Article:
SCRAPE, verb transitive [Latin scribo, Gr. to write. See Grave.]
1. To rub the surface of any thing with a sharp or rough instrument, or with something hard; as, to scrap the floor; to scrape a vessel for cleaning it; to scrape the earth; to scrape the body. Job 2:8.
2. To clean by scraping. Leviticus 14:41.
3. To remove or take off by rubbing.
I will also scrape her dust from her, and make her like the top of a rock. Ezekiel 26:4.
4. To act upon the surface with a grating noise.
The chiming clocks to dinner call; a hundred footsteps scrape the marble hall.
To scrape off, to remove by scraping; to clear away by rubbing.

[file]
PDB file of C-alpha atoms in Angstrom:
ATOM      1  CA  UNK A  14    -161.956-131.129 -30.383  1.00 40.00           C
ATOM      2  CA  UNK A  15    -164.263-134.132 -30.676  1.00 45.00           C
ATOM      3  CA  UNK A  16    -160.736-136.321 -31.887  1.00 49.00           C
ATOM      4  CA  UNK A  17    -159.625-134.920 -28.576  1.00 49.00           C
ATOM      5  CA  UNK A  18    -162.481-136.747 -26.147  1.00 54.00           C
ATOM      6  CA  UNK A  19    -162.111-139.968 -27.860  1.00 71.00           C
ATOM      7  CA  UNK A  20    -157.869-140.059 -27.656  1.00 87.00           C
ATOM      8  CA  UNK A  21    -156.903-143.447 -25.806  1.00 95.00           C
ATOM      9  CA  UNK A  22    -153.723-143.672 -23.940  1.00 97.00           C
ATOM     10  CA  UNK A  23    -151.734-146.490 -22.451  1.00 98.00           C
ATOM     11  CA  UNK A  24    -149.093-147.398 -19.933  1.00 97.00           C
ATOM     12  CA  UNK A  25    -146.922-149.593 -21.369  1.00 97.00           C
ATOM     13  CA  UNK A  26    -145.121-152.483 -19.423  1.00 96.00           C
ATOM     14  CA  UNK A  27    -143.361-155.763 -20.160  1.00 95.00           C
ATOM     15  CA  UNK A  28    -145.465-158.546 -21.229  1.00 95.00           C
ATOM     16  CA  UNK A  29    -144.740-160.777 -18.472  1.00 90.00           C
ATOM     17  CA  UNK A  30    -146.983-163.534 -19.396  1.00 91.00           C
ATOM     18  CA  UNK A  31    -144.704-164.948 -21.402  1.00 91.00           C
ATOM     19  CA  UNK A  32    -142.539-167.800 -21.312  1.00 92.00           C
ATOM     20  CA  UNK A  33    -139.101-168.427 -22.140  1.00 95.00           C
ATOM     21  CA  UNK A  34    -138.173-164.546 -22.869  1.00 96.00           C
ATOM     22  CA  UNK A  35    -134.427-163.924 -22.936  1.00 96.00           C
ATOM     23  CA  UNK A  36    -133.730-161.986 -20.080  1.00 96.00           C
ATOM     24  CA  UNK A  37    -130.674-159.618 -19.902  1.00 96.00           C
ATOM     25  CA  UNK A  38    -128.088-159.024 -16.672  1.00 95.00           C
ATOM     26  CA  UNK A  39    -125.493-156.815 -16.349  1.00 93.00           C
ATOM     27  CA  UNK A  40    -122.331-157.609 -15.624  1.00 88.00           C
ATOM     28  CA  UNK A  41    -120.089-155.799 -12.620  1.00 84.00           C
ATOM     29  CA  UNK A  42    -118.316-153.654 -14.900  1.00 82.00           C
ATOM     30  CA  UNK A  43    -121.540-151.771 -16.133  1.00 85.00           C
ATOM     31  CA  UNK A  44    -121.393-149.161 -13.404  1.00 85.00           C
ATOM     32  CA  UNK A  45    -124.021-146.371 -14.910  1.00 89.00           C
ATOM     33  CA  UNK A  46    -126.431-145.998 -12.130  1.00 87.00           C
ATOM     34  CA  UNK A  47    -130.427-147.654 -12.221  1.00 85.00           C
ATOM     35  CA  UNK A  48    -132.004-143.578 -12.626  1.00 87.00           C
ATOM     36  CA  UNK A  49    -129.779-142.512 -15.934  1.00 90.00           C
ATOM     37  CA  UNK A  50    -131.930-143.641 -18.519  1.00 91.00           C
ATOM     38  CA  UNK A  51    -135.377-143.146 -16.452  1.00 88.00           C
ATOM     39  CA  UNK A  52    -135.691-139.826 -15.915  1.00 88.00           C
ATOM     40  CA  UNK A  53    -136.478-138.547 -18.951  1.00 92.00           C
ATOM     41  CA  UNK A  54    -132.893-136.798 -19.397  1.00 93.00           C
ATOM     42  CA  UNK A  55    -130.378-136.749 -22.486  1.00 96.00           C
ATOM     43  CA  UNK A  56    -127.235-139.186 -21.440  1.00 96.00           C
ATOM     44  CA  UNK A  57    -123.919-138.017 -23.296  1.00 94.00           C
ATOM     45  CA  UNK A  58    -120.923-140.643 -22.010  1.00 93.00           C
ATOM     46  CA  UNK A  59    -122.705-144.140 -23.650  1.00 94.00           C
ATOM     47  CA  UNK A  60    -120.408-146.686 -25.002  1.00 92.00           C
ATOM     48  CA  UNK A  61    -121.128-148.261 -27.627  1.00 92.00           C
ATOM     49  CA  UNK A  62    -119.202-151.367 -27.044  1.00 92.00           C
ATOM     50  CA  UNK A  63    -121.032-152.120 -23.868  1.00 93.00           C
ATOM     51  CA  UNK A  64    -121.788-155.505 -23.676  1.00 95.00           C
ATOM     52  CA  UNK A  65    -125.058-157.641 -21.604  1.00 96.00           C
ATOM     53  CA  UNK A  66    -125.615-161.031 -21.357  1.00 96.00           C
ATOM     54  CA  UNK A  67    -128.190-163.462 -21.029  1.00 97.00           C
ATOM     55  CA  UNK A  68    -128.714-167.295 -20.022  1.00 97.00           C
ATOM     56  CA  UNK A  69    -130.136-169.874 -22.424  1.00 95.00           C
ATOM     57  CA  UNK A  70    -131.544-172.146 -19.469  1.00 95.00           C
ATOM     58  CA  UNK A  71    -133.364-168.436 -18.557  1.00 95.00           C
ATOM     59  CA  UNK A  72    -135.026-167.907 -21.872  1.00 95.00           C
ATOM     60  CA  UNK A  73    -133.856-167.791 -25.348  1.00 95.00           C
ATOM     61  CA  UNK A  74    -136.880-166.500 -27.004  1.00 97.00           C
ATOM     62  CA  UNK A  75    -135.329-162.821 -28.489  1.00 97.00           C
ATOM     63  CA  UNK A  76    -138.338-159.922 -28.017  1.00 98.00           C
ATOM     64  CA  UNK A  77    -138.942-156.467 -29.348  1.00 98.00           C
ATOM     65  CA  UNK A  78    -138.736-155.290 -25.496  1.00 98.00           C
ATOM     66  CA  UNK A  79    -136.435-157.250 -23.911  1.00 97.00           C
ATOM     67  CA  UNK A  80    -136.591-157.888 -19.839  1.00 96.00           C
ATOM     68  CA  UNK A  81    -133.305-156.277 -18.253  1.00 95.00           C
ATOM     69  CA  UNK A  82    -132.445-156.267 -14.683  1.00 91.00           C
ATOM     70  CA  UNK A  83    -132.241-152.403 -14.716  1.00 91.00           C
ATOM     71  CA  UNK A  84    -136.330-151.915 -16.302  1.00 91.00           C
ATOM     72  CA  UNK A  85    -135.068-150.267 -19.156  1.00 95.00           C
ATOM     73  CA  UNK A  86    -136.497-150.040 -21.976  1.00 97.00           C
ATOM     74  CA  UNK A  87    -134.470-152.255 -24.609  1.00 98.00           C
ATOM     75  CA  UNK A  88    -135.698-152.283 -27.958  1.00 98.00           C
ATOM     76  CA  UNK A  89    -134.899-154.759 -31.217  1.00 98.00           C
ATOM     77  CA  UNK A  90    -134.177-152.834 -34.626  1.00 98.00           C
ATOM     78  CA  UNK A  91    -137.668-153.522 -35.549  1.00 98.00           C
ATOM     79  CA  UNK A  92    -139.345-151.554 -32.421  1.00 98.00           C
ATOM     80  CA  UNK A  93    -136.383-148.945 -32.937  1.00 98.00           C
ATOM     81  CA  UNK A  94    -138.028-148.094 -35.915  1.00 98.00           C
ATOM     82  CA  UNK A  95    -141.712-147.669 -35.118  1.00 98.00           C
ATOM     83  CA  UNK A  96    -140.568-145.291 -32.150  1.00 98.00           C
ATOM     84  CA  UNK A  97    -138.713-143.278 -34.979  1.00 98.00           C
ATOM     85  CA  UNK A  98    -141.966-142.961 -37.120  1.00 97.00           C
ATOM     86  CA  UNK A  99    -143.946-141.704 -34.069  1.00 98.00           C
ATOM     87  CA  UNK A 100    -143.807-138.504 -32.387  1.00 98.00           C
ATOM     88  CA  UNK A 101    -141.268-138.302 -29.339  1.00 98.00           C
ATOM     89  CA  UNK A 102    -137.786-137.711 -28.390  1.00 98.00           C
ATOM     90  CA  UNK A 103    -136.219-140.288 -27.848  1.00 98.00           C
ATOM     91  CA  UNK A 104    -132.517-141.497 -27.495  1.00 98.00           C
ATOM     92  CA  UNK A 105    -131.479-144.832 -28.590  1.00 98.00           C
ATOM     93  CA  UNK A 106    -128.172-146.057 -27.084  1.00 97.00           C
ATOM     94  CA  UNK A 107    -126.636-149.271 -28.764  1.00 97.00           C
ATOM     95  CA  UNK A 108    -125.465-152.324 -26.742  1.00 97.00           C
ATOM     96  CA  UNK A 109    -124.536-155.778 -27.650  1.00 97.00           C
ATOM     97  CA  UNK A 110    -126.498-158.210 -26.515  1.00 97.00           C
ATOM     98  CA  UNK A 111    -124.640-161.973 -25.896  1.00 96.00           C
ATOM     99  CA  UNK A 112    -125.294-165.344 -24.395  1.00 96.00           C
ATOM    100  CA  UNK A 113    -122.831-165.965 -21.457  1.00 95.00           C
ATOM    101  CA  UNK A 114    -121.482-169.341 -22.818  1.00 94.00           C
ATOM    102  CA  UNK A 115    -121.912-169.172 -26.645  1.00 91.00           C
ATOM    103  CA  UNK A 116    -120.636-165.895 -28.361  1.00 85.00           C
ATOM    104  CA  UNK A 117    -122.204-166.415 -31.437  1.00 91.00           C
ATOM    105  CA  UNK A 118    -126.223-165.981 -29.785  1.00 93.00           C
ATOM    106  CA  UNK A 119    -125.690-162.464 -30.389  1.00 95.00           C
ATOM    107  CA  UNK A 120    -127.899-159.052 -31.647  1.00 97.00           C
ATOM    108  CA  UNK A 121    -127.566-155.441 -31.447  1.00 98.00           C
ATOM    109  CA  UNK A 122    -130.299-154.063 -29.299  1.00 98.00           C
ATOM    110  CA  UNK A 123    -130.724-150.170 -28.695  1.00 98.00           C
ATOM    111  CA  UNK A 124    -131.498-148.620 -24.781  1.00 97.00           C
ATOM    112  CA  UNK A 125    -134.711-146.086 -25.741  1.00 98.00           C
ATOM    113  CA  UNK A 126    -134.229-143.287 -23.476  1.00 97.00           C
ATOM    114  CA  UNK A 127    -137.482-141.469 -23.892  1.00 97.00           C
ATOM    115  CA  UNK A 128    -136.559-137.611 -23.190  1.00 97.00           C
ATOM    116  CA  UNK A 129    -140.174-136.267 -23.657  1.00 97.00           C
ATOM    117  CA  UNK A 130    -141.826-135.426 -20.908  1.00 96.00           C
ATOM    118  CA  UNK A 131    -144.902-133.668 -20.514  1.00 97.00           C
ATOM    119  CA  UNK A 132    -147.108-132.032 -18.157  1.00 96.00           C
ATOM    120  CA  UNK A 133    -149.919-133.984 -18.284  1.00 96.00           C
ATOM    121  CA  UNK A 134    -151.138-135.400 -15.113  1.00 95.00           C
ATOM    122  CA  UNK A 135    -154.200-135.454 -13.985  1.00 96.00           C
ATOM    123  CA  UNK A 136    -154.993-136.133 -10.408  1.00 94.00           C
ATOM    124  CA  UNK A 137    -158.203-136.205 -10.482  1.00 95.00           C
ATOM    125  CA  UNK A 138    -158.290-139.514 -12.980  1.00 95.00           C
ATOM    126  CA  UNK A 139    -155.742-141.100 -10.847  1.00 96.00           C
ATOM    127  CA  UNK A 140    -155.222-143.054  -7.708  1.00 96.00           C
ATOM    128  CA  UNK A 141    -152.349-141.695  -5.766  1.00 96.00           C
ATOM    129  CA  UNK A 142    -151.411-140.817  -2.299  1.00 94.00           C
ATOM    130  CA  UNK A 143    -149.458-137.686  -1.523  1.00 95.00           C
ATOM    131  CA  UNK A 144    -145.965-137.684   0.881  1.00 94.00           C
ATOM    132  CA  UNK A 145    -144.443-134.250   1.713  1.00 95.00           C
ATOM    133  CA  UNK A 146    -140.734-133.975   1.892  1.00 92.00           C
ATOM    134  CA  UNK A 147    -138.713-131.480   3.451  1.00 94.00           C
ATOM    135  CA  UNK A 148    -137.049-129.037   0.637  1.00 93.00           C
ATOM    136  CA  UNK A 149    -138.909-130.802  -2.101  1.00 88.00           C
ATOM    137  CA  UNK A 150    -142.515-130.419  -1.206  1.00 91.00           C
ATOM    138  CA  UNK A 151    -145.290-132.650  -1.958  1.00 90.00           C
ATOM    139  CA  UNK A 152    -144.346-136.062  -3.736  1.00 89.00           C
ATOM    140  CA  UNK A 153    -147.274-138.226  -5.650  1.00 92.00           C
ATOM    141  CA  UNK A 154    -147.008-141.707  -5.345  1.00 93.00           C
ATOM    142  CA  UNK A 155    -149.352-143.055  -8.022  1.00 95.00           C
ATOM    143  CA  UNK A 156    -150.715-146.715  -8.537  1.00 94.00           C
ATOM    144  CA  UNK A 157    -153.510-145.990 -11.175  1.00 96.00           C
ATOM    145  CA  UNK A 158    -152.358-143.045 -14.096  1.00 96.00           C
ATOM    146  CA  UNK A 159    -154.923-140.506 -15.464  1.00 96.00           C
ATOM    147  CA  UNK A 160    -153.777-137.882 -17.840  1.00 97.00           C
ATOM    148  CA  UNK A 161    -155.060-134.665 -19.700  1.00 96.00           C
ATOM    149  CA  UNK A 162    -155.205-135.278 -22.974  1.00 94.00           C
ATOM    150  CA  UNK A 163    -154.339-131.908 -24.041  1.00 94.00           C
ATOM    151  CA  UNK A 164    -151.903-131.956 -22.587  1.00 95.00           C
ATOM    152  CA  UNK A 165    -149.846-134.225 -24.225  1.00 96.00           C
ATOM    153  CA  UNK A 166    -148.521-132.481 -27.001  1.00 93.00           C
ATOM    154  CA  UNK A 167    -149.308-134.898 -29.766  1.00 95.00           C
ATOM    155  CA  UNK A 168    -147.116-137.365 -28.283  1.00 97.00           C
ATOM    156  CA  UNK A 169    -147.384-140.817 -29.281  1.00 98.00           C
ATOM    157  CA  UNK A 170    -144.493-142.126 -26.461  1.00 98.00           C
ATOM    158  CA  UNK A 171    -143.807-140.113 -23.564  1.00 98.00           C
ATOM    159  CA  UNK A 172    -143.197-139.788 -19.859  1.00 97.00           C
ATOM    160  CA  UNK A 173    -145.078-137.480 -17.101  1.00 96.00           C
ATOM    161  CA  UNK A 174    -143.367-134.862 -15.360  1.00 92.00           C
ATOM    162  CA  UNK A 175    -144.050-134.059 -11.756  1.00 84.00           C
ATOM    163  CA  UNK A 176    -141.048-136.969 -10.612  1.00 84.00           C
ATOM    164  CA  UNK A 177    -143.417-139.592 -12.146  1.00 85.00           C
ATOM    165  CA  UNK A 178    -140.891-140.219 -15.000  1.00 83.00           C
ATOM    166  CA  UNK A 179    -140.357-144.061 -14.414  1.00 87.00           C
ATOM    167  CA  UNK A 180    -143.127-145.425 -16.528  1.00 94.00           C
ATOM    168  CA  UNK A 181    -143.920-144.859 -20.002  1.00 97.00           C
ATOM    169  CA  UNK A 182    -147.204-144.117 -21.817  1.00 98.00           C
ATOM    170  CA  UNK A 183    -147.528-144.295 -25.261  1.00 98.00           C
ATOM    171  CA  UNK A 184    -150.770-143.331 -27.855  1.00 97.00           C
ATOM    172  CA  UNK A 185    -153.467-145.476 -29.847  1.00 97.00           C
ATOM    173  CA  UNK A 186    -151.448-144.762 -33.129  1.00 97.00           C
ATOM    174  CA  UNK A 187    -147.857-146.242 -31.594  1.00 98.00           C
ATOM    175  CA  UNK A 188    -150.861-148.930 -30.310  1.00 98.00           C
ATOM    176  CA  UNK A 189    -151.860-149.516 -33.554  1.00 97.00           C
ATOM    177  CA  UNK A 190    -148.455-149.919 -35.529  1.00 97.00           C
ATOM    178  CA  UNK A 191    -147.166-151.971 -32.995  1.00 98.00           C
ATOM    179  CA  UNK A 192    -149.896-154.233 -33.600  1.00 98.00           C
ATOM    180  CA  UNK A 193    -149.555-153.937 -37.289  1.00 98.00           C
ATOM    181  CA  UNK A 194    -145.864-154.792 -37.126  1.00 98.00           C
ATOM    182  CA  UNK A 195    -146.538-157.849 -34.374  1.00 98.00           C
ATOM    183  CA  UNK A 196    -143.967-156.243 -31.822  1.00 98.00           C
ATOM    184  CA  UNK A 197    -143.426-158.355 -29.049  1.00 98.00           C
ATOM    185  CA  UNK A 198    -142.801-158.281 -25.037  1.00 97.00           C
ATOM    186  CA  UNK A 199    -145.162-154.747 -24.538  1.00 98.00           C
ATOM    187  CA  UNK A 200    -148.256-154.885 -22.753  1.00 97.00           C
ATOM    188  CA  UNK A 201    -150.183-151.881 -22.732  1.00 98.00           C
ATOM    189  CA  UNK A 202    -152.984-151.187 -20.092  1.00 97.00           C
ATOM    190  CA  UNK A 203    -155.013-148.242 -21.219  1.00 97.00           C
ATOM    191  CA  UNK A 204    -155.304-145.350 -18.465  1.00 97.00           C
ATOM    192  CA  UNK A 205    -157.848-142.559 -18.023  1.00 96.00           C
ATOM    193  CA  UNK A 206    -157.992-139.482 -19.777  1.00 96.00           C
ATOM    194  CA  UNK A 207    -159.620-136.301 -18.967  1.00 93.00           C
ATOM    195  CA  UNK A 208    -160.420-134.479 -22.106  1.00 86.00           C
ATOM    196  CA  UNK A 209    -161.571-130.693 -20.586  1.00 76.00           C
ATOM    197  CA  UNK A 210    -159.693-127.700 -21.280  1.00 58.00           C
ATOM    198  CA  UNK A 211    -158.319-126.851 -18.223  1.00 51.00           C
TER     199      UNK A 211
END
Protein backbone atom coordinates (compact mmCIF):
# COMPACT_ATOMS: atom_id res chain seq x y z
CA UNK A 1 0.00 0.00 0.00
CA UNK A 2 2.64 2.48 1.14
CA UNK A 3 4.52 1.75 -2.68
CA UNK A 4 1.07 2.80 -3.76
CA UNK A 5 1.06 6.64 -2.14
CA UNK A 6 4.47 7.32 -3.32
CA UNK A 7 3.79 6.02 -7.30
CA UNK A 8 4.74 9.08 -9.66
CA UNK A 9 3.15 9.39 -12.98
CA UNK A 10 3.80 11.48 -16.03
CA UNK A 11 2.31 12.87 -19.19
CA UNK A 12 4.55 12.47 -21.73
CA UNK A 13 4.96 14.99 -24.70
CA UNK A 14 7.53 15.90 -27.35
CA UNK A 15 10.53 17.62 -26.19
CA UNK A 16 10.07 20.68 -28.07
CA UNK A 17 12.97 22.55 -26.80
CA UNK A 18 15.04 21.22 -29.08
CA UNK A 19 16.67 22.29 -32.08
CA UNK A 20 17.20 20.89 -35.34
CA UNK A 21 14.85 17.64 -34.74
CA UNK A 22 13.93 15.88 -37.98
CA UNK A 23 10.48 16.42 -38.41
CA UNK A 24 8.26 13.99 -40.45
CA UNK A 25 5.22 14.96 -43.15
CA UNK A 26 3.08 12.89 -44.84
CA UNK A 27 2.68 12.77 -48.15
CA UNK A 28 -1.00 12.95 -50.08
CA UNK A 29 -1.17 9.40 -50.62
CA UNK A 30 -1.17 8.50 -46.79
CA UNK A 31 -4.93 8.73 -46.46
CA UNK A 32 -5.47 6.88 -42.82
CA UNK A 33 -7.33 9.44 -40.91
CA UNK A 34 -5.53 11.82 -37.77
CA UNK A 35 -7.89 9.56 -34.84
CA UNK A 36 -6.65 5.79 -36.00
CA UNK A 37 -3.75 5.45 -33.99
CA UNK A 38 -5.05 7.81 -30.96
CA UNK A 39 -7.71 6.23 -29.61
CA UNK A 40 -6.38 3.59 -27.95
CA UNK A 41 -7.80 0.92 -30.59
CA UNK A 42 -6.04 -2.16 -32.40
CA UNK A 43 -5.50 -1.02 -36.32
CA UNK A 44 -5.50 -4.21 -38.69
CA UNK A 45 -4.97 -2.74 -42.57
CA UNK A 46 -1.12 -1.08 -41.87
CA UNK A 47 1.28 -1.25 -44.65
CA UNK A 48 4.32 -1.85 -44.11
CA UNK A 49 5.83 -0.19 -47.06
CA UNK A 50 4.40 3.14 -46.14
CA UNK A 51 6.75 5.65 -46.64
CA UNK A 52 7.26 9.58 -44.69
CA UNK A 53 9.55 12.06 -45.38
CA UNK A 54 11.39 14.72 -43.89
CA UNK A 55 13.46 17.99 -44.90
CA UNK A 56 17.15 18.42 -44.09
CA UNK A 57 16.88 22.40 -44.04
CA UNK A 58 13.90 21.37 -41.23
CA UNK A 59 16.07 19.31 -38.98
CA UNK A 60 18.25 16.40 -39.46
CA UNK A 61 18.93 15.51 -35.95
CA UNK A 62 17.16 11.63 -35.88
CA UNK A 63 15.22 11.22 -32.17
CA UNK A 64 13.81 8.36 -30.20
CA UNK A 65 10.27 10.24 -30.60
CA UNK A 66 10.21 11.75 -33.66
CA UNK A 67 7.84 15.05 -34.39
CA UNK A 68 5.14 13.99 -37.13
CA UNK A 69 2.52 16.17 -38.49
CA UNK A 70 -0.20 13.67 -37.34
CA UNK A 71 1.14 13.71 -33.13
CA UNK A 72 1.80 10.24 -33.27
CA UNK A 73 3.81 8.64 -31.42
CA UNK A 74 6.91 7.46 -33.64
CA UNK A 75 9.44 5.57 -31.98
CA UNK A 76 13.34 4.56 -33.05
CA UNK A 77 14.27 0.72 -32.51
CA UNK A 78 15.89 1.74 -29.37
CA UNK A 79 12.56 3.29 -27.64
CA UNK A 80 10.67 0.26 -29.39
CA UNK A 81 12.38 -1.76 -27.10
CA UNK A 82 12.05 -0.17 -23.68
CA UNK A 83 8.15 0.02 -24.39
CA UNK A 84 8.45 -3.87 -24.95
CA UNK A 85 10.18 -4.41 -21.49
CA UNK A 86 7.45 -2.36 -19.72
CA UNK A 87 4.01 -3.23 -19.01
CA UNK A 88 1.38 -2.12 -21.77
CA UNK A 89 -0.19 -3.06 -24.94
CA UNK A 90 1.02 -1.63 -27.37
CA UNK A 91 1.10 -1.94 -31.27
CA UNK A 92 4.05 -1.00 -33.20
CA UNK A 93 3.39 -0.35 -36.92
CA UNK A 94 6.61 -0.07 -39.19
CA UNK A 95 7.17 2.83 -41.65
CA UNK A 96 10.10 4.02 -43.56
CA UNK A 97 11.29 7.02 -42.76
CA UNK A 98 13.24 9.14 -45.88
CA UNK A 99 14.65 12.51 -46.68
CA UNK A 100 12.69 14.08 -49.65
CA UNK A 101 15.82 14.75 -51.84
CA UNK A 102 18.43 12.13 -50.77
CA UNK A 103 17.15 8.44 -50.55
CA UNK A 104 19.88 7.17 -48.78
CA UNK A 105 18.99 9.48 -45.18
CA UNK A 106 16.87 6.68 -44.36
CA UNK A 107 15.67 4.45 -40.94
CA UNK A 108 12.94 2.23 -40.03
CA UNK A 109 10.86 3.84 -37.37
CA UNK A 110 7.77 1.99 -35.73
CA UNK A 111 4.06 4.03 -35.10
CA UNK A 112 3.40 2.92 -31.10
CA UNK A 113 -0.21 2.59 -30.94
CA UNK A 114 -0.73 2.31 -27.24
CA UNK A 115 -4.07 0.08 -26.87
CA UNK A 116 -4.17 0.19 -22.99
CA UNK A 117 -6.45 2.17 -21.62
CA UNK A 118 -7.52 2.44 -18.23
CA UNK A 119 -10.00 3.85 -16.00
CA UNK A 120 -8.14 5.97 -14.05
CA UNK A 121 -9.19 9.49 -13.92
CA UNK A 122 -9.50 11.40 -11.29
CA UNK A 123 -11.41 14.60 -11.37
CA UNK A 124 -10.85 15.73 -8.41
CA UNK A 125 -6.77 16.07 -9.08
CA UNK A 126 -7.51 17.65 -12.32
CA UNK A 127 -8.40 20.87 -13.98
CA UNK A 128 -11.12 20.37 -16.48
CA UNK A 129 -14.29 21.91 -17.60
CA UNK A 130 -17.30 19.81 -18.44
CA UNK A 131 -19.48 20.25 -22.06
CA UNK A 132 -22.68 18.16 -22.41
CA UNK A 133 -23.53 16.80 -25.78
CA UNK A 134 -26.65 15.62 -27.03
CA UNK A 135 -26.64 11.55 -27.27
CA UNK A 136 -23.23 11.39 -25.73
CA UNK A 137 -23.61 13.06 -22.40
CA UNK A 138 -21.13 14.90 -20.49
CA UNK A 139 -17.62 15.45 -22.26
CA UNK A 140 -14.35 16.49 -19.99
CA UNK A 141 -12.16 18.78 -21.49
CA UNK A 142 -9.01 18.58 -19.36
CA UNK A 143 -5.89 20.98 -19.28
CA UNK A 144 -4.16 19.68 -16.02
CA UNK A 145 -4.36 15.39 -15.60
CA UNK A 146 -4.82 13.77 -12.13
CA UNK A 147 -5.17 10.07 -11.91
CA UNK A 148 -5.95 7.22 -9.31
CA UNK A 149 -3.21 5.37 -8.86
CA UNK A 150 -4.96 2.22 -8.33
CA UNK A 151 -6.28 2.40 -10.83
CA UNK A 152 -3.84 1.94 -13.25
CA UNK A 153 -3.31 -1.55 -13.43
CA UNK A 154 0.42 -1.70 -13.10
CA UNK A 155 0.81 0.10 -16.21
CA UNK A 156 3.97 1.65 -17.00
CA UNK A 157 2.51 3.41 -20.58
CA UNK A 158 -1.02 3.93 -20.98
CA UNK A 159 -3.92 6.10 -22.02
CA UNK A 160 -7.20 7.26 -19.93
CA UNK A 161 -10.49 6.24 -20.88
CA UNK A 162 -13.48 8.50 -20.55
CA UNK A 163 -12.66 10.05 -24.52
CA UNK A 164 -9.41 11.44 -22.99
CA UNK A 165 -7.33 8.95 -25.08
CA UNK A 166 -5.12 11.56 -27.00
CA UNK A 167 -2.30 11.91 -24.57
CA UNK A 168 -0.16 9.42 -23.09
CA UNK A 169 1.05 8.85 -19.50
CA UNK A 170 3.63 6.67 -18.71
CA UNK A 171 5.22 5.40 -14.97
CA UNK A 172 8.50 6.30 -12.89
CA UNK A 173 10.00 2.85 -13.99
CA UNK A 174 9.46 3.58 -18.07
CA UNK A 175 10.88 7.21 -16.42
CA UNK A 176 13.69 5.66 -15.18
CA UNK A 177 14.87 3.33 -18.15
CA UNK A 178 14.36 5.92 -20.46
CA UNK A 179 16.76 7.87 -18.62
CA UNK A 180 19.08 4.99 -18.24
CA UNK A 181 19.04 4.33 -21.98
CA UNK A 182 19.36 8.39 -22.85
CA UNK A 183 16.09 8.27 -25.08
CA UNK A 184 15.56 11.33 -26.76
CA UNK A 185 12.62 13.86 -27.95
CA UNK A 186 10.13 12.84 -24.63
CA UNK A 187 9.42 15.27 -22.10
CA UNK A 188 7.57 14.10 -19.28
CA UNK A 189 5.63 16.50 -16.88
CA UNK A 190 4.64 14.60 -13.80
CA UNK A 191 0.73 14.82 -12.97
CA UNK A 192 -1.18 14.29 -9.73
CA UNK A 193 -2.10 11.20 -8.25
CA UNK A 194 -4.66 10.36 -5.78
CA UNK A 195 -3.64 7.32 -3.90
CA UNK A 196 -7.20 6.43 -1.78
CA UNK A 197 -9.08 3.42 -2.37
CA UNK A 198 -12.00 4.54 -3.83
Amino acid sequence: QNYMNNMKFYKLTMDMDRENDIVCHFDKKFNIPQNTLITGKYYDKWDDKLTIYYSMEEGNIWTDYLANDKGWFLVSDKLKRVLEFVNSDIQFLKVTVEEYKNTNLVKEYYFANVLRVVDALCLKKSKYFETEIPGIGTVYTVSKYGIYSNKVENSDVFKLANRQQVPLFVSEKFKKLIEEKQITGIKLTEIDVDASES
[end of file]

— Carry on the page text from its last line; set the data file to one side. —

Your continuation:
To scrape together, to gather by close industry or small gains or savings; as, to scrape together a good estate.
SCRAPE, verb intransitive
1. To make a harsh noise.
2. To play awkwardly on a violin.
3. To make an awkward bow.
To scrape acquaintance, to make one's self acquainted; to curry favor. [A low phrase introduced from the practice of scraping in bowing.]
1. A rubbing.
2. The sound of the foot drawn over the floor.
3. A bow.
4. Difficulty; perplexity; distress; that which harasses. [A low word.]